Monday, March 25, 2013

Assessing U.S. media prior to Iraq War

The 10-year anniversary of the Iraq war has led to some interesting soul-searching among American journalists and journalism organizations.

Two of the most insightful pieces were published by CNN and the Washington Post. In the CNN piece ("Duped in Iraq war, has press learned?"), Paul Waldman gives an excellent analysis, including an insightful look at how the Bush Administration cleverly planted a "leak" about aluminum tubes to justify their propaganda. In the Washington Post article ("On Iraq, journalists didn't fail, they just didn't succeed"), Paul Farhi takes the most pro-media position that I've read on the subject, claiming that "failure" is a mischaracterization of the media's performance. He writes that thousands of pieces challenged the administration, but admits that all too often these articles/stories were buried either by placement or by sheer number of pro-administration pieces.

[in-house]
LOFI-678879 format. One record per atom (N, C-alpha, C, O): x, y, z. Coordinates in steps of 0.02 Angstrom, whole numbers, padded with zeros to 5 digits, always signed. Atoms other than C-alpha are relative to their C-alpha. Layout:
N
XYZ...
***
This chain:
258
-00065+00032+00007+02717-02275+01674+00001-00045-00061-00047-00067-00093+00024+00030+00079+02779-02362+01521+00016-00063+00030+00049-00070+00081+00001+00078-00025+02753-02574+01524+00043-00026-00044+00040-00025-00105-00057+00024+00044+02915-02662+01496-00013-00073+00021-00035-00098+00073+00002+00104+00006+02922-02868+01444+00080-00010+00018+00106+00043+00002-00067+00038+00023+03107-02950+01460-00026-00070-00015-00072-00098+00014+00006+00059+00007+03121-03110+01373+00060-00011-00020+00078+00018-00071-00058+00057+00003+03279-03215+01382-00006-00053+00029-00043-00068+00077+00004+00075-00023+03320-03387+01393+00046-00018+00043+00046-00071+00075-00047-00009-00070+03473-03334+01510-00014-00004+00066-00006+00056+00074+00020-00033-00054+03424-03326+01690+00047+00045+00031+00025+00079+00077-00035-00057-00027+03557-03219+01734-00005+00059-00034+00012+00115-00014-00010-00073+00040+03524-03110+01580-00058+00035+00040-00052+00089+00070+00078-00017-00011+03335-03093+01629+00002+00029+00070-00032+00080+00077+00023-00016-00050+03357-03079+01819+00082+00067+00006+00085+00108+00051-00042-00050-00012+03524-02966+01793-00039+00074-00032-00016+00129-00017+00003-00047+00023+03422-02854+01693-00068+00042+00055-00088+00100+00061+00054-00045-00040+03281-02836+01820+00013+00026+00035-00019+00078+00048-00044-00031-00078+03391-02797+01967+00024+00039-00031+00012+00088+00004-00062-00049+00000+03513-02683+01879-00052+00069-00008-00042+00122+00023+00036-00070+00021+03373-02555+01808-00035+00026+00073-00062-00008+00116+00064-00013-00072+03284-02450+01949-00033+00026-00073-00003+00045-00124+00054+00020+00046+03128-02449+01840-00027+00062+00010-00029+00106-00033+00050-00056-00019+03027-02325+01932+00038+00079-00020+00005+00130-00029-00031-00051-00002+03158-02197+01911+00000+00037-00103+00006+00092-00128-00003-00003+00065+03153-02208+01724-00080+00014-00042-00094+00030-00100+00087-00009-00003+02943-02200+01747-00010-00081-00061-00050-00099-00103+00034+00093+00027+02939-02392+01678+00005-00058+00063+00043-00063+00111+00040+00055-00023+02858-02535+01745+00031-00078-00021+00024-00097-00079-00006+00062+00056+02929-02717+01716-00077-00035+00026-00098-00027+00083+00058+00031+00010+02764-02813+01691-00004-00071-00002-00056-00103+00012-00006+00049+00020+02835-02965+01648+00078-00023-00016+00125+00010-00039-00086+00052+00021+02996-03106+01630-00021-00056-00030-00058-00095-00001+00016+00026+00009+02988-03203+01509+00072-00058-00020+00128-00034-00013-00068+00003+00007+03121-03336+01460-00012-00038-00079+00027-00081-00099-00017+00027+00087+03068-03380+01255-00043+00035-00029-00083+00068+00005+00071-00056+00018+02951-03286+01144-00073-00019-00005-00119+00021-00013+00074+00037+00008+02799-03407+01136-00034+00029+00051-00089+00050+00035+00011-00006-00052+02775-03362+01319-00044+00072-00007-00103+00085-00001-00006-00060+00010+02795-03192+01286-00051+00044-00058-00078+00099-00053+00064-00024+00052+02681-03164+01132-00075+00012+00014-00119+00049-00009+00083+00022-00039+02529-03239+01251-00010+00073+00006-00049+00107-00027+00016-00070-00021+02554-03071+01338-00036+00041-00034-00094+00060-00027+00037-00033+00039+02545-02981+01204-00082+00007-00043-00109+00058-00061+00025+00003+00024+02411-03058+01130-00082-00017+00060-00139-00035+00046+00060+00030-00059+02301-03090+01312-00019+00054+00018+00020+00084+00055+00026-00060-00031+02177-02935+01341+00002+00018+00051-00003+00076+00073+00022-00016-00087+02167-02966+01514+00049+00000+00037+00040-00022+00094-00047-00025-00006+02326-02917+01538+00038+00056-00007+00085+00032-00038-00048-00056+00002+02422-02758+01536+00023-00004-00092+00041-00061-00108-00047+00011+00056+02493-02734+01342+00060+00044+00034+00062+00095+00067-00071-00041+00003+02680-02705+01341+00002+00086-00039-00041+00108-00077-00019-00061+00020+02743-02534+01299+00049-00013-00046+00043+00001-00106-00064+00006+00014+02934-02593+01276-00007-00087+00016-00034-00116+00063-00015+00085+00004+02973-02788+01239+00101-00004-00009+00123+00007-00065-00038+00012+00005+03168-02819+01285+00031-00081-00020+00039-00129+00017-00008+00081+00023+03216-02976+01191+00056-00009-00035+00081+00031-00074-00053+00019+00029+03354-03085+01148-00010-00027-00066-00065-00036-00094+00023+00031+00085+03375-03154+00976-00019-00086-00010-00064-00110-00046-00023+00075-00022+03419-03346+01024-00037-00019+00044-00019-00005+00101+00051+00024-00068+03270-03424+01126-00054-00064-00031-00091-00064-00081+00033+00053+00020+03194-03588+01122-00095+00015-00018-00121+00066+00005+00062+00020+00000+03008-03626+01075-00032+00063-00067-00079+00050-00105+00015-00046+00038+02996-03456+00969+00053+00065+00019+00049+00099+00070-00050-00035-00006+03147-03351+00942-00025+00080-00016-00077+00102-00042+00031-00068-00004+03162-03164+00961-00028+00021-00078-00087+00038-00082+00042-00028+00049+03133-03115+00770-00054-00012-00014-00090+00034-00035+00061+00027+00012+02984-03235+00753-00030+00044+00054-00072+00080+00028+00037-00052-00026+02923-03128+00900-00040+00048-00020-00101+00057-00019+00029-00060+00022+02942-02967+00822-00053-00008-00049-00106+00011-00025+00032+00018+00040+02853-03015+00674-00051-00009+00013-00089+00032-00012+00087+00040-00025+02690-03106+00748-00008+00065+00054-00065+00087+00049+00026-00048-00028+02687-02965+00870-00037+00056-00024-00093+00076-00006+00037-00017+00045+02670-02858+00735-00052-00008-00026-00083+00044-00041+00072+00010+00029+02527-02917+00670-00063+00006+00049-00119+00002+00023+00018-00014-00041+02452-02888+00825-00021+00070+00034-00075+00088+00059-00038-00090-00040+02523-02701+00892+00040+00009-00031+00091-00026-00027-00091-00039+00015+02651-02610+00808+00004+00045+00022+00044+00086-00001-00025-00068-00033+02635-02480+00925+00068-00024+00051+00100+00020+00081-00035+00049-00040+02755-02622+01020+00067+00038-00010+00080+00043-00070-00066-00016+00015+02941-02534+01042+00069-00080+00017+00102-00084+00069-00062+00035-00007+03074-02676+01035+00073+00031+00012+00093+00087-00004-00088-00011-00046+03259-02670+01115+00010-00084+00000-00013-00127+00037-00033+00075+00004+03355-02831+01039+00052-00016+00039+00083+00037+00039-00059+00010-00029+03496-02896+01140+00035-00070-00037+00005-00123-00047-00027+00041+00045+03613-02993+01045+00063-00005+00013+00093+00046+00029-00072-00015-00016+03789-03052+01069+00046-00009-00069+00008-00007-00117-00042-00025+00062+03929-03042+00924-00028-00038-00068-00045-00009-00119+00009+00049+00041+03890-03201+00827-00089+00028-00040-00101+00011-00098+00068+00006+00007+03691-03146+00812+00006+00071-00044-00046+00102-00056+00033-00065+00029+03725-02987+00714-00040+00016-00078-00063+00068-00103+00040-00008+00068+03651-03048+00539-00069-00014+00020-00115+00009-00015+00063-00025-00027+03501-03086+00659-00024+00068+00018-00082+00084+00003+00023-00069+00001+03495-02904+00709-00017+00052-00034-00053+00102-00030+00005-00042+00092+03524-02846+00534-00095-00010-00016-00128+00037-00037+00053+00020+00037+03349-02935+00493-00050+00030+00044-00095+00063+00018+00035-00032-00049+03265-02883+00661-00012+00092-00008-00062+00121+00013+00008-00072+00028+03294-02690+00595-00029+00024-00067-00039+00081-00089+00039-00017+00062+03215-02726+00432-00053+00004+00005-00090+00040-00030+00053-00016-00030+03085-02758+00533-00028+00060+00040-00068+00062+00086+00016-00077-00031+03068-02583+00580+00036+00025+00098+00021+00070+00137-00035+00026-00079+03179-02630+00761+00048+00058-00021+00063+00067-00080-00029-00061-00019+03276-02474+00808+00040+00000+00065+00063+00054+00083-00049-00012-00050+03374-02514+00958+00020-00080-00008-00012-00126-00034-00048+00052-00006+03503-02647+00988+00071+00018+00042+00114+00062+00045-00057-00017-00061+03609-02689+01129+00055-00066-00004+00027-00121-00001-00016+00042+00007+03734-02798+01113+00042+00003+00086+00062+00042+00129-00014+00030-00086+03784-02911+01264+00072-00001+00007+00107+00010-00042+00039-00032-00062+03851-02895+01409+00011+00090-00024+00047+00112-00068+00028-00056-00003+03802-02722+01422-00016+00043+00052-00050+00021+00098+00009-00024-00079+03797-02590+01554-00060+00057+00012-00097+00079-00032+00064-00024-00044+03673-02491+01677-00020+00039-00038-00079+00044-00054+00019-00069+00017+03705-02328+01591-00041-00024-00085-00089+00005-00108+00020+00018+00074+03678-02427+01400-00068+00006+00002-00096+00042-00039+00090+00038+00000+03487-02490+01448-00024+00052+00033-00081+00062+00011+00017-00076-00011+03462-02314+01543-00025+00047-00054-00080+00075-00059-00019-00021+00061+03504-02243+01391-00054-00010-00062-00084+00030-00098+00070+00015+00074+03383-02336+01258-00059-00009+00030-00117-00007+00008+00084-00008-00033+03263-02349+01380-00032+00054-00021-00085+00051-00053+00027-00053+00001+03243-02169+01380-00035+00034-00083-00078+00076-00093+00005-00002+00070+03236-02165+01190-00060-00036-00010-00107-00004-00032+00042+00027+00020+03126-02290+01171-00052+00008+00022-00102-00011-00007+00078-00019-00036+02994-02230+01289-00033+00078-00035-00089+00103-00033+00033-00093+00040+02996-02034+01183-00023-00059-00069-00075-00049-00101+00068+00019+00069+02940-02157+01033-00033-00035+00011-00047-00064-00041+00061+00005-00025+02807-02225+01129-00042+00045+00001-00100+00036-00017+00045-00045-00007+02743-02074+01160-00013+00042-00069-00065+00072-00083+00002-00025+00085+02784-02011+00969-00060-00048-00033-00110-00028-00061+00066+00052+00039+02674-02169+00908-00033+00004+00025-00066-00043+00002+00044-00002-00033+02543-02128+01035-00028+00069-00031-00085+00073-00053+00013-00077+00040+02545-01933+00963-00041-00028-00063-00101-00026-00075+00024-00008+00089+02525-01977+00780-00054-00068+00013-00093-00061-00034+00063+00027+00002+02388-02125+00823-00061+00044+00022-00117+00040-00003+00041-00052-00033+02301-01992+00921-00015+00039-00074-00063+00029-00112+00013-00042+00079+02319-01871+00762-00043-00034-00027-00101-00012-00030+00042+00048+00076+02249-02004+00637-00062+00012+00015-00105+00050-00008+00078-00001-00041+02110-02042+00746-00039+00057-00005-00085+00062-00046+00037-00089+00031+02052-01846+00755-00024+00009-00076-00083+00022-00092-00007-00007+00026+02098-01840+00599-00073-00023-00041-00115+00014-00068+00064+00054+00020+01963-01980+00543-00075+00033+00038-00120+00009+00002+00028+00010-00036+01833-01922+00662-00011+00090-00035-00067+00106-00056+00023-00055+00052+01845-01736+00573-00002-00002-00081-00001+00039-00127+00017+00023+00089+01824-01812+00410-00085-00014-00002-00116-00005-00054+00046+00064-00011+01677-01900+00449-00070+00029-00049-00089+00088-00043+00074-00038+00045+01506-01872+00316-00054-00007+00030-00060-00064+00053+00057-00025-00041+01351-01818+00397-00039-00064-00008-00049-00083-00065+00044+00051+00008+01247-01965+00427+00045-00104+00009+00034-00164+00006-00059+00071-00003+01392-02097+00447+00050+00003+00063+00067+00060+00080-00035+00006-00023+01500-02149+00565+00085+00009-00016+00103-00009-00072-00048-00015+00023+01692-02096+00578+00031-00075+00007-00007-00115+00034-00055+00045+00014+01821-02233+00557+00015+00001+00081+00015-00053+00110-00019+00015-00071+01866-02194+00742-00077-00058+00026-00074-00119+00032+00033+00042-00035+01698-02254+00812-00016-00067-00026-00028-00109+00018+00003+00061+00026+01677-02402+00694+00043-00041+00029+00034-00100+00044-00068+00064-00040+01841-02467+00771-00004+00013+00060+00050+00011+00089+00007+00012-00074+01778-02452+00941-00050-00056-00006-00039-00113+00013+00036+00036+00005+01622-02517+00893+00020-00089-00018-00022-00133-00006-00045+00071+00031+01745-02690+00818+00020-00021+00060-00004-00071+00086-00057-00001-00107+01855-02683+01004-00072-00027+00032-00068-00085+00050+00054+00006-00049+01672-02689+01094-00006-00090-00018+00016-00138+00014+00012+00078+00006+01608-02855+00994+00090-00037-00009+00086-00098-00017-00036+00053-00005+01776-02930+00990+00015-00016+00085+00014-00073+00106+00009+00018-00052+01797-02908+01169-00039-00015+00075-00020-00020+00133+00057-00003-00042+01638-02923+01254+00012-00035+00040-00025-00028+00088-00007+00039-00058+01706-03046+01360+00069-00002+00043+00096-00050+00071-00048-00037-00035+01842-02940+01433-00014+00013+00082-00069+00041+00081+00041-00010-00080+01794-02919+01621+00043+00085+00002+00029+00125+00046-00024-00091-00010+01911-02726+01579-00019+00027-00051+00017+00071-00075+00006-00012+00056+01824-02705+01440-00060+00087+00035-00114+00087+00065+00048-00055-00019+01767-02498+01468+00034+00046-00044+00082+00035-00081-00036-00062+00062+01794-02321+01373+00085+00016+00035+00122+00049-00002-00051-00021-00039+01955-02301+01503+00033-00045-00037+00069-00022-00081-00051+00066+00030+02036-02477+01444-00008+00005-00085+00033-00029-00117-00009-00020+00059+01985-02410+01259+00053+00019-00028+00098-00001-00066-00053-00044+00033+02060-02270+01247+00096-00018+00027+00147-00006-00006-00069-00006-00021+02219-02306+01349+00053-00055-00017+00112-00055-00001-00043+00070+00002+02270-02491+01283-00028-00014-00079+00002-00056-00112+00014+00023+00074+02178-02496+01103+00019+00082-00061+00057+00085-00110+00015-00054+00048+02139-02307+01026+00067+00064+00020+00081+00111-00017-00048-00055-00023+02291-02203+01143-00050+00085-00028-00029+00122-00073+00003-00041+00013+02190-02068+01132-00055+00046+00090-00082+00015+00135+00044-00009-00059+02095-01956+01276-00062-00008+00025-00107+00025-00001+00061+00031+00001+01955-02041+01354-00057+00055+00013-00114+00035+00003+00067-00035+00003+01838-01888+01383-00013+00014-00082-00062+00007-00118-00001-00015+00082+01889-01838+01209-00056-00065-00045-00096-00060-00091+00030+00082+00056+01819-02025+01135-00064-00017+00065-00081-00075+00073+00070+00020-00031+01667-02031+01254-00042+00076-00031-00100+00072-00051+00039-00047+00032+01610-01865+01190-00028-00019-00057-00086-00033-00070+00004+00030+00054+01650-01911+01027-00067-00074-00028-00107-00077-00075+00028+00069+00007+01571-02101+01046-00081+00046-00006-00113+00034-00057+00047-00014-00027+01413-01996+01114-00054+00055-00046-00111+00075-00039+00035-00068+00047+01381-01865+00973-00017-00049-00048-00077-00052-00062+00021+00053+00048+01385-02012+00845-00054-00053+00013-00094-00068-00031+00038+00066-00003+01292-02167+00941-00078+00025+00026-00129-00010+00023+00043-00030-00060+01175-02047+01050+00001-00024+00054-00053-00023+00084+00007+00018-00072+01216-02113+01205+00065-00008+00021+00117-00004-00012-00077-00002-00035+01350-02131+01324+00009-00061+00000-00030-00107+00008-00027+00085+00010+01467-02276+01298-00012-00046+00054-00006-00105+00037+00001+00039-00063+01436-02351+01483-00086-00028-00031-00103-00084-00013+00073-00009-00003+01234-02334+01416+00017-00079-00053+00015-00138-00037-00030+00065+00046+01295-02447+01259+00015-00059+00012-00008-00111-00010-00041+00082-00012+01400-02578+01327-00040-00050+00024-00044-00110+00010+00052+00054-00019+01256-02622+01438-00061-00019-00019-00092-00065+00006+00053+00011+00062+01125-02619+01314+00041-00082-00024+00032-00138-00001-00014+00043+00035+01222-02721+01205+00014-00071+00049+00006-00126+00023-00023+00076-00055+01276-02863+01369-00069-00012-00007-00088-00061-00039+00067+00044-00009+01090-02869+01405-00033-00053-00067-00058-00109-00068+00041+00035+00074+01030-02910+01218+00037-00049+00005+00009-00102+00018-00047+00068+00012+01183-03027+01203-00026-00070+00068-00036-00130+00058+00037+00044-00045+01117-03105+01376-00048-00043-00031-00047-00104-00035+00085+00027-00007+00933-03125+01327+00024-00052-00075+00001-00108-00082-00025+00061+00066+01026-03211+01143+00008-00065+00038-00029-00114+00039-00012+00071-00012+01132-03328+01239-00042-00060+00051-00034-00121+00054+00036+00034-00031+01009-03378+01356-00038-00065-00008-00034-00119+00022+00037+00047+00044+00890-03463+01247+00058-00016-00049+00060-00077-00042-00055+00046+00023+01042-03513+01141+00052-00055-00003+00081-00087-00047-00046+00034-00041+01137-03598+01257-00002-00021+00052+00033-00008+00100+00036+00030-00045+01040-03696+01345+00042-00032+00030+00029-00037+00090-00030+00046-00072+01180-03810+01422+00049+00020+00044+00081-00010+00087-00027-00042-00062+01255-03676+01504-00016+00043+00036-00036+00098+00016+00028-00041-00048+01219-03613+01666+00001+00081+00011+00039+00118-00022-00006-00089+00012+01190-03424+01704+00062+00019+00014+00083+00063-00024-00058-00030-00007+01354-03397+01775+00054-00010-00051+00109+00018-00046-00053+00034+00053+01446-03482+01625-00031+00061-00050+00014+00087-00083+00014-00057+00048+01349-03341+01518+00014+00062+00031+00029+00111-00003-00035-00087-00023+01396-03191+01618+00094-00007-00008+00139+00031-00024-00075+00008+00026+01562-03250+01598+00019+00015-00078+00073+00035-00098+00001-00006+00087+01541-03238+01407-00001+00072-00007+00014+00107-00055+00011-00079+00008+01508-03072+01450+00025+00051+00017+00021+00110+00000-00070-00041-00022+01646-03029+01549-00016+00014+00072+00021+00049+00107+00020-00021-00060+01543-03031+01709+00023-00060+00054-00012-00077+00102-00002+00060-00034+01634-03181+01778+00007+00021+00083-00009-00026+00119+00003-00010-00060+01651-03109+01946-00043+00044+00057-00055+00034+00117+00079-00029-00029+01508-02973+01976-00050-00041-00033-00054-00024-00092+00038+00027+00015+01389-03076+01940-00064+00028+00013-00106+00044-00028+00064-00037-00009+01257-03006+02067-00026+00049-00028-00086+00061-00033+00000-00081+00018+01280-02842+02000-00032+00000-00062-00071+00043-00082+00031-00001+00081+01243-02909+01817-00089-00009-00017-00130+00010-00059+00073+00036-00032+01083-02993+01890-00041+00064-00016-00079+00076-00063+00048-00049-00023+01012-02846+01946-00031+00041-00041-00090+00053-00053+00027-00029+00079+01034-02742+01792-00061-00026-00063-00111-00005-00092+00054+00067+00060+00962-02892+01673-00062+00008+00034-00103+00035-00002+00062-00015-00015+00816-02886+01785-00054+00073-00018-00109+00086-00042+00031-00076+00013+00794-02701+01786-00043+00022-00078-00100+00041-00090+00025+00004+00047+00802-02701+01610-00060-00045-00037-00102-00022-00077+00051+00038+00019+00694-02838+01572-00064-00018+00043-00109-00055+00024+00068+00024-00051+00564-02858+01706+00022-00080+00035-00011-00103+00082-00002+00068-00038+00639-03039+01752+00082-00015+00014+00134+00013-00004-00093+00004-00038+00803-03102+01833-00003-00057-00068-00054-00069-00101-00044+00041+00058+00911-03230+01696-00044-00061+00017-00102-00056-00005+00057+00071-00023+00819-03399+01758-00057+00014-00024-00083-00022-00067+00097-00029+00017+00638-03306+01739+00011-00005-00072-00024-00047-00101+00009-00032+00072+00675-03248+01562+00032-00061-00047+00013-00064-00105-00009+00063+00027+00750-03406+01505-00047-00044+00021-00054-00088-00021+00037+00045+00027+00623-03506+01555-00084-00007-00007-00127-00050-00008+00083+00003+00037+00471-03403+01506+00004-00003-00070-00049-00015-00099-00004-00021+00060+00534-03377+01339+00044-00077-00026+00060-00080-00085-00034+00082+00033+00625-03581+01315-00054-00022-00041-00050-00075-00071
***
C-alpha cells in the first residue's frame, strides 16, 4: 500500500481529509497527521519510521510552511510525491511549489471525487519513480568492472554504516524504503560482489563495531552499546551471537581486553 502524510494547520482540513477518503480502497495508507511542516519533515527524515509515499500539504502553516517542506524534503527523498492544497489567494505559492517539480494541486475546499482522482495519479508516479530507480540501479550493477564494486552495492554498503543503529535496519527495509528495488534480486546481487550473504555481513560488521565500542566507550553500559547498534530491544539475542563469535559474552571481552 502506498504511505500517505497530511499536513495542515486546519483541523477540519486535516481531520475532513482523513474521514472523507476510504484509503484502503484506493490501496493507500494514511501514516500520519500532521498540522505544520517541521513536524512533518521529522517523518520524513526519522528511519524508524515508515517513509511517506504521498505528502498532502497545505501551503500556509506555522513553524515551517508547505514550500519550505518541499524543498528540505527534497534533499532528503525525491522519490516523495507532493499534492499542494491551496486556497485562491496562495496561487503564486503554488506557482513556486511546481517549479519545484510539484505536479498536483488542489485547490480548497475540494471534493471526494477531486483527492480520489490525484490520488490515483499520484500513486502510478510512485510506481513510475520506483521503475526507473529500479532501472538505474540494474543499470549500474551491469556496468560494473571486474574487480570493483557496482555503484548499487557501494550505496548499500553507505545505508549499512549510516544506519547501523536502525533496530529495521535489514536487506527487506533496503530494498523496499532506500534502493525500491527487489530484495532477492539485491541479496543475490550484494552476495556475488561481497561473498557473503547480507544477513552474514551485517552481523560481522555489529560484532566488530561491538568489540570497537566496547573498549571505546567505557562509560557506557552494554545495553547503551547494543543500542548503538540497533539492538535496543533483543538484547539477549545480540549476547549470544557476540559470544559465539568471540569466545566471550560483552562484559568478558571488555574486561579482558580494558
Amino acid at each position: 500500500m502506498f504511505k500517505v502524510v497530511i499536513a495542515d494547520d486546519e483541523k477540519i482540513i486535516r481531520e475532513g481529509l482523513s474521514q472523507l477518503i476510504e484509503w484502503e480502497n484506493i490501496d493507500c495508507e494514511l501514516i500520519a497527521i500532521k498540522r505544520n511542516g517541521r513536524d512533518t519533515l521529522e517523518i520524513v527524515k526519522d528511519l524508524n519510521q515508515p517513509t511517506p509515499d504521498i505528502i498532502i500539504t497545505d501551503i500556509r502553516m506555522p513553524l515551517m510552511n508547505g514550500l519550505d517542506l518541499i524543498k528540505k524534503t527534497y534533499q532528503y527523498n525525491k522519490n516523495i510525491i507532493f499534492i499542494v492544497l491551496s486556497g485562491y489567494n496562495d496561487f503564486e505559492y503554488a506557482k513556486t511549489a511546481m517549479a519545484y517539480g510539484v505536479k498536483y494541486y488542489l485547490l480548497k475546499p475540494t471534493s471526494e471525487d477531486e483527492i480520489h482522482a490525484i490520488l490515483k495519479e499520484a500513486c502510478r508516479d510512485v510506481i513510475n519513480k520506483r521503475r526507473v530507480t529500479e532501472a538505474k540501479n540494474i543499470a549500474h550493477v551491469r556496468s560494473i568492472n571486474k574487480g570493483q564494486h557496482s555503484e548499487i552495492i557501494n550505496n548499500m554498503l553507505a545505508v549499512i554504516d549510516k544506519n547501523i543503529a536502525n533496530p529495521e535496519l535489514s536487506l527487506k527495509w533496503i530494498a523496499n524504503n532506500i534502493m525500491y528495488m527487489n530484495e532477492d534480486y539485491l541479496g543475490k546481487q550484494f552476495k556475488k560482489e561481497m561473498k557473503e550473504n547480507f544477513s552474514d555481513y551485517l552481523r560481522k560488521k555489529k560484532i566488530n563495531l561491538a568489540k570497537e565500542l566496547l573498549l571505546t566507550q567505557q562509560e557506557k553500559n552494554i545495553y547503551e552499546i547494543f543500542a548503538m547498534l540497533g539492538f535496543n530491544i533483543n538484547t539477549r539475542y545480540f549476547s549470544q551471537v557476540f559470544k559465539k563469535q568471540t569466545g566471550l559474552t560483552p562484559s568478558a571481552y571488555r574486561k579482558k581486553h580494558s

A more academic piece, "Peace journalism case study: US media coverage of the Iraq War", by Marianne Perez de Fransius, offers thorough analysis using a peace journalism framework. This is must reading for PJ academics and practitioners everywhere.

1 comment:

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